And we have the first dispute under the Panama - USA free trade agreement! That treaty, described as a "major win for Panama corruption", went into effect late last year, thanks to the supposedly anti-FTA Obama, and the first dispute reads like an all-too-familiar Panamanian horror novel that many foreign investors will immediately recognize.
The dispute is filed by James Falgout, Barbara Falgout and Clarence Johnson. Years ago, they bought a piece of beachfront property in Chiriqui, not too far from the Costa Rican border. Their plan was to build a coastal residential development there called "Villas Playa Tortuga".
However, they had not counted with the omnipresent Panamanian corruption and thievery.
First they ran into various obstacles when they tried to obtain title on their property, which was bought under "right of possession" laws. Although no legal objections existed to grant that title and such was repeatedly promised, the title never materialized.
Then, a road was illegally built across their property on orders of the local mayor, the investors allege. That road was then used by drug traffickers who apparently operated in the area with impunity or even protection and assistance.
In their attempts to retrieve their land and start construction of the - officially approved - development, they then suffered a series of abuses that range from kidnap attempts, harassment by the local police and the mayor, setting their property on fire, attempts at their lives, planting drugs, threats with arrest and torture, and so on.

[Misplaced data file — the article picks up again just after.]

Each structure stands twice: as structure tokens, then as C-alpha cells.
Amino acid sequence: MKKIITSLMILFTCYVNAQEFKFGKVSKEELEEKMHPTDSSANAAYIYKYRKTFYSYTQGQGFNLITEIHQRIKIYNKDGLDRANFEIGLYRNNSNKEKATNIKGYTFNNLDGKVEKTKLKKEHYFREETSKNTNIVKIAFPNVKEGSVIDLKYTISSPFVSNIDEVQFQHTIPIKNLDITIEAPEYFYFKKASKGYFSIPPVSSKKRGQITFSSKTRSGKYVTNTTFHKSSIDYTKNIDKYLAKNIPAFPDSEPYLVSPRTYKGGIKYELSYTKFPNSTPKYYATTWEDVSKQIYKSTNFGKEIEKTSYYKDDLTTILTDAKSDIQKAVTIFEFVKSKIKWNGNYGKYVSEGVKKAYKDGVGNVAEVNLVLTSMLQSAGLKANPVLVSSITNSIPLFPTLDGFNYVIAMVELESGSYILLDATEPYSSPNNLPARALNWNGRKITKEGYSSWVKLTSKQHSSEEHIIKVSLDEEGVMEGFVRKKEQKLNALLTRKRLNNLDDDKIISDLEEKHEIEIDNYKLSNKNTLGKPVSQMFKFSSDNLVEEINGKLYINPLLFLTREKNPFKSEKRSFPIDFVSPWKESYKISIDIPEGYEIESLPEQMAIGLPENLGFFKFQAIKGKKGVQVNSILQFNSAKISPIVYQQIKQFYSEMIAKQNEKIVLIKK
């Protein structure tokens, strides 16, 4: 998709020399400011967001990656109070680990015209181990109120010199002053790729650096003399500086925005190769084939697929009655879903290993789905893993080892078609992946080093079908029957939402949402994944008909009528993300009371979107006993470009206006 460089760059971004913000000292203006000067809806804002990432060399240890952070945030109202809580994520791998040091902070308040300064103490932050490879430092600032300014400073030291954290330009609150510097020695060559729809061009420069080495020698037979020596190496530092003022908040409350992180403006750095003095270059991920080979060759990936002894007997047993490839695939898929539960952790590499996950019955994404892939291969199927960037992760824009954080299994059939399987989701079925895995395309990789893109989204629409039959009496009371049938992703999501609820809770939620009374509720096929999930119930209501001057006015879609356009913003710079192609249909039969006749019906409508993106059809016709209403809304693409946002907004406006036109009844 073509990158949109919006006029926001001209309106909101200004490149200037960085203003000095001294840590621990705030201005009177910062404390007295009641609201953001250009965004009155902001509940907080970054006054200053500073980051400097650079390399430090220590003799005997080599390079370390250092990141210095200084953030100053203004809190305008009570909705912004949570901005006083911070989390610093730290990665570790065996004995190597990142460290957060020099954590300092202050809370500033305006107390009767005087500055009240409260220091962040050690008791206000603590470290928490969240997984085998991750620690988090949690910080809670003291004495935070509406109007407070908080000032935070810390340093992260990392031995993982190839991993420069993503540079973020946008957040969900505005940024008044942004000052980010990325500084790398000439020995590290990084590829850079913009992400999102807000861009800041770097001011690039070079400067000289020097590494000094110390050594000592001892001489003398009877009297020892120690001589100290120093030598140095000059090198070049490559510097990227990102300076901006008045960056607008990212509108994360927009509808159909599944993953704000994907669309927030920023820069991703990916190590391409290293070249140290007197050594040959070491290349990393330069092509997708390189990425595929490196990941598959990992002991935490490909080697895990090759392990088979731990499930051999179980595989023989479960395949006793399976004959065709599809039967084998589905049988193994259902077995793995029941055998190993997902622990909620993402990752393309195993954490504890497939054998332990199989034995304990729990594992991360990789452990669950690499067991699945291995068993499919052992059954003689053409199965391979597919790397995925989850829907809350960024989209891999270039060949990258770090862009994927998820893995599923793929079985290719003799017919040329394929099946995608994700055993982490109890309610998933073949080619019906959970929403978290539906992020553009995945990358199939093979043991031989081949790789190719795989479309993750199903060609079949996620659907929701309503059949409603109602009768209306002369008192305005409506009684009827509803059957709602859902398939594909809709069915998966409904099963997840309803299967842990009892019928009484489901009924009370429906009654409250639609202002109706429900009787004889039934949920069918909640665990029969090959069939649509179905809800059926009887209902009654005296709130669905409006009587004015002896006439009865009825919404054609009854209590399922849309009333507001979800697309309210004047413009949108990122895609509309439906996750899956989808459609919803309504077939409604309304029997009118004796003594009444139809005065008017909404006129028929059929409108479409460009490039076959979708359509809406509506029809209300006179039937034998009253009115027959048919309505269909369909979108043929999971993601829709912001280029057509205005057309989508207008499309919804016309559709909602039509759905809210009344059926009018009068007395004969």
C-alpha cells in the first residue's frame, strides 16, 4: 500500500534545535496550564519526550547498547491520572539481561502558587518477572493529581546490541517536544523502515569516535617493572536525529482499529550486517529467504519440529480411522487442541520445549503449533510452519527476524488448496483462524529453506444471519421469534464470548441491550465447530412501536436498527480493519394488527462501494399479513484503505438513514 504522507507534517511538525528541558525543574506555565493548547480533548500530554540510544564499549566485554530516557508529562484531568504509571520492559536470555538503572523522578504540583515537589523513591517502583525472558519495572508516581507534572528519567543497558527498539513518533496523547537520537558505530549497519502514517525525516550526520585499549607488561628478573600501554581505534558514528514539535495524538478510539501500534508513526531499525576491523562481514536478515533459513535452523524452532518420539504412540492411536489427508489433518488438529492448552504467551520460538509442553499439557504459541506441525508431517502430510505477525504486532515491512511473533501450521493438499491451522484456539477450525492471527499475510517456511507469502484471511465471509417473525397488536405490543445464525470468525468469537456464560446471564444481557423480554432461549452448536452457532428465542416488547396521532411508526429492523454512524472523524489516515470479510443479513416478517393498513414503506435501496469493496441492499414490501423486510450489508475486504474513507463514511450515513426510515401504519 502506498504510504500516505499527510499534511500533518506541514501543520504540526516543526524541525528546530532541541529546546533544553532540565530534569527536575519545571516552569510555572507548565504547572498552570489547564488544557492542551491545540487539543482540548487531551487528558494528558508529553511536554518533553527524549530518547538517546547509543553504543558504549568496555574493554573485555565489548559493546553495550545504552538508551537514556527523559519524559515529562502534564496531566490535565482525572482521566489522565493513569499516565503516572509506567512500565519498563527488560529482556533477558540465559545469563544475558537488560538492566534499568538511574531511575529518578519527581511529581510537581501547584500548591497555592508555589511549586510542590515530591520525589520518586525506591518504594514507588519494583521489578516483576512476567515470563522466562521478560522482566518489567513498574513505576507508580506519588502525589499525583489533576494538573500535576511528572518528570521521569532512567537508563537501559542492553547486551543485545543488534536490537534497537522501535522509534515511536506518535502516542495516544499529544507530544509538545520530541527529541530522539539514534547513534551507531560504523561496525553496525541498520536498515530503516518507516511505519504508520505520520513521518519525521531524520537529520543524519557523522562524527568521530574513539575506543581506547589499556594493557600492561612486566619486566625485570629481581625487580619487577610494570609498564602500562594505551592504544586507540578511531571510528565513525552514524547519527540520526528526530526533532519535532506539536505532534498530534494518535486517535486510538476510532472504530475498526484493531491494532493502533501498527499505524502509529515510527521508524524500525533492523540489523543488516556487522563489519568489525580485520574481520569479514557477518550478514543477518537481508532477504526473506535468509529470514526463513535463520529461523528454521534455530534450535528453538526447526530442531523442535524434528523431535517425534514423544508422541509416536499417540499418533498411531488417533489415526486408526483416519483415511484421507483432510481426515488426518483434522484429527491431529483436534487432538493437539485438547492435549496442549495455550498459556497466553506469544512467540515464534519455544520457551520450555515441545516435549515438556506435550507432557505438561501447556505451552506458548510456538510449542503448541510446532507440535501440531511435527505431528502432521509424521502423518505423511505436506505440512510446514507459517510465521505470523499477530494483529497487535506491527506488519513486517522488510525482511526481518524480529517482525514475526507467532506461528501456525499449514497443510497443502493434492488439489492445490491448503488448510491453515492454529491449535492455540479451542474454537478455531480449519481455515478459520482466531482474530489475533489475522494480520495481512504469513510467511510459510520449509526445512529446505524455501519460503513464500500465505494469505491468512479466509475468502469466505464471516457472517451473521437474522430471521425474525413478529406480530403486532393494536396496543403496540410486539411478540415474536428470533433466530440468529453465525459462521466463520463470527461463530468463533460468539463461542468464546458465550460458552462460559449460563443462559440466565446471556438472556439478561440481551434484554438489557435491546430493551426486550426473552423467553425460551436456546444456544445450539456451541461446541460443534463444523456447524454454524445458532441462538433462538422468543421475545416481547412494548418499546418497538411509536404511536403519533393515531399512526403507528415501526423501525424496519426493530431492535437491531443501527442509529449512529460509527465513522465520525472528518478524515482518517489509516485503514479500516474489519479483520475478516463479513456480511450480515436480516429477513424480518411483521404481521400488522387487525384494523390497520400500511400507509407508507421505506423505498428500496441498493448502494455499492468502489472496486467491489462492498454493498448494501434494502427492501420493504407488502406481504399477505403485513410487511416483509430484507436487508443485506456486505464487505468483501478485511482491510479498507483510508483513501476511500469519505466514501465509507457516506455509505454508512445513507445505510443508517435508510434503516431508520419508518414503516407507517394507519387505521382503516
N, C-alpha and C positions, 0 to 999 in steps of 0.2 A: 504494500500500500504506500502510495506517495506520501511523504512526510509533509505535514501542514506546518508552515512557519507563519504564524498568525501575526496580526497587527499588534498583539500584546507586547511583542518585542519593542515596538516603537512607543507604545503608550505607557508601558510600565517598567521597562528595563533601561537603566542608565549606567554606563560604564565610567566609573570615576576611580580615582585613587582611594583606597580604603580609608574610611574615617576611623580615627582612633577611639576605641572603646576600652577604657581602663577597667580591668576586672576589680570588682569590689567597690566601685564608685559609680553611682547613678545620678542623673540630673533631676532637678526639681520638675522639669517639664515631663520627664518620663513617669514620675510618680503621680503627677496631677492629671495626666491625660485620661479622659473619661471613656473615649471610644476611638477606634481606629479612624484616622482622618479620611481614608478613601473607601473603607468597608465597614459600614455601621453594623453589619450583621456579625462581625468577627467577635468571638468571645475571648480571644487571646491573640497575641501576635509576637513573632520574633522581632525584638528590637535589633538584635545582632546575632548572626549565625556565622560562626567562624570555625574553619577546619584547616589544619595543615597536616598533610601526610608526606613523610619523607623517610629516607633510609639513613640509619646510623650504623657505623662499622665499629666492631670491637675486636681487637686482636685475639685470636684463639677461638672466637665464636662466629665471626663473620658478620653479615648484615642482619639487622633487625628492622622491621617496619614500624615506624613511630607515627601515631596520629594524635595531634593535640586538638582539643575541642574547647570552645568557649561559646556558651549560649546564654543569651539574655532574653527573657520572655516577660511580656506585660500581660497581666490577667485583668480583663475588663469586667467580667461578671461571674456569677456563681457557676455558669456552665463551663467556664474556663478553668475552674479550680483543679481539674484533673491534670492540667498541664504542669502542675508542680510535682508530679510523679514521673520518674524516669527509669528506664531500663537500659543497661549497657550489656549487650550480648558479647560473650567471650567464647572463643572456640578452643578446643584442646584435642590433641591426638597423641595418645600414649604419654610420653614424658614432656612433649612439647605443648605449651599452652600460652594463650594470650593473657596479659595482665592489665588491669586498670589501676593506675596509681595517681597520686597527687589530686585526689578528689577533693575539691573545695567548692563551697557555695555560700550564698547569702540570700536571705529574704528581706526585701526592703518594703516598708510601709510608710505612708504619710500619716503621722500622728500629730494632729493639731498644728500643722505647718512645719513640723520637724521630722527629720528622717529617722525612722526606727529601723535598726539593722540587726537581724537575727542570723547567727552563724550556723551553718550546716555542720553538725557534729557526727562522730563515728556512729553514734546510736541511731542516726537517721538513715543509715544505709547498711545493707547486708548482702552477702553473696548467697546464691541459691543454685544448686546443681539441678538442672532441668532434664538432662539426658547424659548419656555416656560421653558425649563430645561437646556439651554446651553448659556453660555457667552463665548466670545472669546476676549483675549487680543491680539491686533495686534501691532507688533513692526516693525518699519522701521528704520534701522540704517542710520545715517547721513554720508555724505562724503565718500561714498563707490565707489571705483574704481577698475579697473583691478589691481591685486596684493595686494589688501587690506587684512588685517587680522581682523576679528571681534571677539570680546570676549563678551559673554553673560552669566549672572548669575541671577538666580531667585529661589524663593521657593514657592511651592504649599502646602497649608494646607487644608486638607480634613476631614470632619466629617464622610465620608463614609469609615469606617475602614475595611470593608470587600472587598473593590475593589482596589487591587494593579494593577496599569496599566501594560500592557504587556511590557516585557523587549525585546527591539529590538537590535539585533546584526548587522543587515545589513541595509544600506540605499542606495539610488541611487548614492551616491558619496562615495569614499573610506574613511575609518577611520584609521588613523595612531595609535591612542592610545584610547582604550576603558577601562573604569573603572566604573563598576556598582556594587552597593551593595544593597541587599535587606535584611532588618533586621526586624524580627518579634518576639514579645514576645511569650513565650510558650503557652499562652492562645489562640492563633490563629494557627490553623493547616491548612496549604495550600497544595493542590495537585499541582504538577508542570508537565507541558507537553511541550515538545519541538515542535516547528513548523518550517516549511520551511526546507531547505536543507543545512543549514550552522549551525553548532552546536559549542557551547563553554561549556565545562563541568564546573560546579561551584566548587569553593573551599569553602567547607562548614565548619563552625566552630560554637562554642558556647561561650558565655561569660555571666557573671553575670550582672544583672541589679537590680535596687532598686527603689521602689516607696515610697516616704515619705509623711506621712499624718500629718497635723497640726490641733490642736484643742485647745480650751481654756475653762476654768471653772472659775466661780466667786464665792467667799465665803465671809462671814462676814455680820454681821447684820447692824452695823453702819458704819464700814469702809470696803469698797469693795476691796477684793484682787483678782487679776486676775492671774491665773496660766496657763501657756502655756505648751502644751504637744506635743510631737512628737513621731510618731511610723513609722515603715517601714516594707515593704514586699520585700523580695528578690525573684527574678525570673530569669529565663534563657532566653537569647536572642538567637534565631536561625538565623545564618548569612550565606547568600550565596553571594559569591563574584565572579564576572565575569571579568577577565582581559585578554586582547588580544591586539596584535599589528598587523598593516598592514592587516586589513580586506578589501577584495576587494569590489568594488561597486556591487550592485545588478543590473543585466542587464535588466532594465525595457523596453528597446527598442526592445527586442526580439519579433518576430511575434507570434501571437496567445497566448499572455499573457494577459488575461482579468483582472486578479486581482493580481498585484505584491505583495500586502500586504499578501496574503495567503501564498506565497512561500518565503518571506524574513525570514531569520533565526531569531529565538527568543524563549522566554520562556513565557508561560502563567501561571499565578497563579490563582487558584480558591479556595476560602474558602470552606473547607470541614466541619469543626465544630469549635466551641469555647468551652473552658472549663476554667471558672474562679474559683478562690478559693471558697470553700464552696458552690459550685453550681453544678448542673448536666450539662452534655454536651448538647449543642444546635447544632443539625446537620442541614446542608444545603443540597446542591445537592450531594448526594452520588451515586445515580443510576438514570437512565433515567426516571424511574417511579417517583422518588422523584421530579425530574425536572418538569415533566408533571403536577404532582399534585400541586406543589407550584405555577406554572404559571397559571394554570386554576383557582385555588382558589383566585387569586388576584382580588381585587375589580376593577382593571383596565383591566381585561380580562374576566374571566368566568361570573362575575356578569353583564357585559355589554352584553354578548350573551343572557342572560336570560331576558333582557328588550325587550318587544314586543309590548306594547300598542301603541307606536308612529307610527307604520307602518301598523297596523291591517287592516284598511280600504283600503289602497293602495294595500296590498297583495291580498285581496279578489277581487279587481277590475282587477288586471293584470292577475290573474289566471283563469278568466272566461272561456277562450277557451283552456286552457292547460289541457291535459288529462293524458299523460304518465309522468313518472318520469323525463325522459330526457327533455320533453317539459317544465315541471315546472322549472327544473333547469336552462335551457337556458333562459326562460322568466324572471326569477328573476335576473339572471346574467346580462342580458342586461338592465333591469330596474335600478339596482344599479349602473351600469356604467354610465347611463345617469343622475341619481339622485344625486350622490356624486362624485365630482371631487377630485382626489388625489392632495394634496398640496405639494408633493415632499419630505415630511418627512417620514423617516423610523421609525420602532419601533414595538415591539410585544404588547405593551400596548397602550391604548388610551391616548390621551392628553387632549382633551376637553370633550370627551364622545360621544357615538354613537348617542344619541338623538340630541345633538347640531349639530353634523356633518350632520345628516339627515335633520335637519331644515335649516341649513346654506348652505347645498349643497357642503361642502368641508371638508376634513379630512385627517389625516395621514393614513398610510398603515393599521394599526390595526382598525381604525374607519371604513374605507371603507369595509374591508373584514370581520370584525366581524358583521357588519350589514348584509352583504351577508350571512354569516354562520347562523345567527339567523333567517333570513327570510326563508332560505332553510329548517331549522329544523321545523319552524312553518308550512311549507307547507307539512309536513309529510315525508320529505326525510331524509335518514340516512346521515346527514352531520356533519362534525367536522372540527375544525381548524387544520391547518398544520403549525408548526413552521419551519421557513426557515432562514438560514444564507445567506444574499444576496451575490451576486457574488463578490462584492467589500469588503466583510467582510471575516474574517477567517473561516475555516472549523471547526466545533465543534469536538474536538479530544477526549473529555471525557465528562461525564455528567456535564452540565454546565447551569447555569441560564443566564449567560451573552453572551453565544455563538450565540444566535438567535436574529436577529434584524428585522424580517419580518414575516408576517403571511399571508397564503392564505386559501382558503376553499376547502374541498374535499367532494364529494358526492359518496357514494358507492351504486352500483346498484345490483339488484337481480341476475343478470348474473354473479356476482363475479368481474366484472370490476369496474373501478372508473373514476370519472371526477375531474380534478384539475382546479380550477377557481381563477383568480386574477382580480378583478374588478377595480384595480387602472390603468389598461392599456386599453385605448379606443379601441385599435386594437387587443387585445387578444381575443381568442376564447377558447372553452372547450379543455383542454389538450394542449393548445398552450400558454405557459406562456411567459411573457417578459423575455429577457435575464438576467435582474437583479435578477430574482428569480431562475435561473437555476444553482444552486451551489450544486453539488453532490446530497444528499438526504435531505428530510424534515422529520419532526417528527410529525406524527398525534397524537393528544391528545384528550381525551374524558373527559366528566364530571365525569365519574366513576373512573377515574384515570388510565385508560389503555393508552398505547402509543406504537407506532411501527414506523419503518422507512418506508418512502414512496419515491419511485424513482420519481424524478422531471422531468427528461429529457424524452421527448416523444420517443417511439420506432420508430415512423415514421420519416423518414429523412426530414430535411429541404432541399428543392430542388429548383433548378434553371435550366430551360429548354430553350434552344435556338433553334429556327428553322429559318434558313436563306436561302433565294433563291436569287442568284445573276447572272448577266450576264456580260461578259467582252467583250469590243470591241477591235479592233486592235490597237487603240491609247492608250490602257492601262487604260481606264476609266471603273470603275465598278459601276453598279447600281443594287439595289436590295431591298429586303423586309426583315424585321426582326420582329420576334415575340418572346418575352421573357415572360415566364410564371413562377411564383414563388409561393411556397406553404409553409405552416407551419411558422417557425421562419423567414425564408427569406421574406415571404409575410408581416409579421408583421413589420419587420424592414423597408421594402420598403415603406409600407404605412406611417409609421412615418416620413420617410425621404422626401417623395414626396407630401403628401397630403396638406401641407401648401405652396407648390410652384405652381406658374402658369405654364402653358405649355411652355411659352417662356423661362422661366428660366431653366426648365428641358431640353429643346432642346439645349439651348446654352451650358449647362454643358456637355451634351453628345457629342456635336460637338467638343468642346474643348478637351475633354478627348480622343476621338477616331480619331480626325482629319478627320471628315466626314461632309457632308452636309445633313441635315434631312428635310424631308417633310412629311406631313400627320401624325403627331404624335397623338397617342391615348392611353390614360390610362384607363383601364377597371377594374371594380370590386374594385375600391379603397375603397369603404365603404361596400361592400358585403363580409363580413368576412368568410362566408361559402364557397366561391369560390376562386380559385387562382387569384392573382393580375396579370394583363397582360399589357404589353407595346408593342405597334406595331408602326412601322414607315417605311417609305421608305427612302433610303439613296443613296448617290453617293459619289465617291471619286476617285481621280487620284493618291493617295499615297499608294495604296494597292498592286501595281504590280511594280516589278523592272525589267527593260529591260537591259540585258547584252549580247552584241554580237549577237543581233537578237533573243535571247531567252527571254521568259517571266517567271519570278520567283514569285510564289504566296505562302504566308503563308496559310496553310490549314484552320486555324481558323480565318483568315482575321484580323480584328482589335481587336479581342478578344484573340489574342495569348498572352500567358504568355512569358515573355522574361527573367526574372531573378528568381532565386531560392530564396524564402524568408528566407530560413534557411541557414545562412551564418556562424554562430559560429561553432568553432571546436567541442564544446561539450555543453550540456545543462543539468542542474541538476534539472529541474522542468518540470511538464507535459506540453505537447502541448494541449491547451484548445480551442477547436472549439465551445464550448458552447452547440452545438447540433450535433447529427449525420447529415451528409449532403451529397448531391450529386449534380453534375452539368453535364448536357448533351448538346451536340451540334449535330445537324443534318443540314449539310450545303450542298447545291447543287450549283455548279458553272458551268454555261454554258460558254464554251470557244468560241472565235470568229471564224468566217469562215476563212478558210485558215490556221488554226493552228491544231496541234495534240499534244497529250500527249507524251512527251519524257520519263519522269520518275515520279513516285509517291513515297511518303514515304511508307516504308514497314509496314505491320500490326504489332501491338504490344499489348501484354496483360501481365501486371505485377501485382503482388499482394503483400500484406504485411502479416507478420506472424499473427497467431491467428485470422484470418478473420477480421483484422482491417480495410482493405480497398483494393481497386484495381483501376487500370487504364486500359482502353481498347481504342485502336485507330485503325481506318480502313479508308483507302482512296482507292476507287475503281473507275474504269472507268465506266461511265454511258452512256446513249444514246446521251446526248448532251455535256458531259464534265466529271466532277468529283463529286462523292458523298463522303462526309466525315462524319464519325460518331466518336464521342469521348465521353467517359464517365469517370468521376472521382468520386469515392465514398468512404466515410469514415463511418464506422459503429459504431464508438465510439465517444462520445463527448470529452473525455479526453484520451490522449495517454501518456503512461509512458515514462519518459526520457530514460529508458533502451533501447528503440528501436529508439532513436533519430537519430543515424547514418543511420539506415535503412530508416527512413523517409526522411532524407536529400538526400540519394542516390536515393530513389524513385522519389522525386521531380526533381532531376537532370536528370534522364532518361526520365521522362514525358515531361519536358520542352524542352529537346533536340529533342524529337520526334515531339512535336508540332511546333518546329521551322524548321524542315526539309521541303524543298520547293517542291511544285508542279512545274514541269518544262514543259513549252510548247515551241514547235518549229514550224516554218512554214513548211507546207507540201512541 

At one point, the National Ombudsman, Patria Portugal, even told them that "the mayor of Baru is very well protected" and "does as he pleases" and that Panama "does not recognize its obligations under treaties or international law", the complainants allege.
About the latter we are now about to find out. The notice of the dispute being filed has been sent to the new Attorney General of Panama, the Noriega crony Ana Belfon. She and her associates will probably try to stall everything as long as possible - a tried and tested tactic commonly employed by Panama to evade its international responsibilities.
The entire complaint, with all the gruesome details, is available for download here: FTA_notice_of_dispute.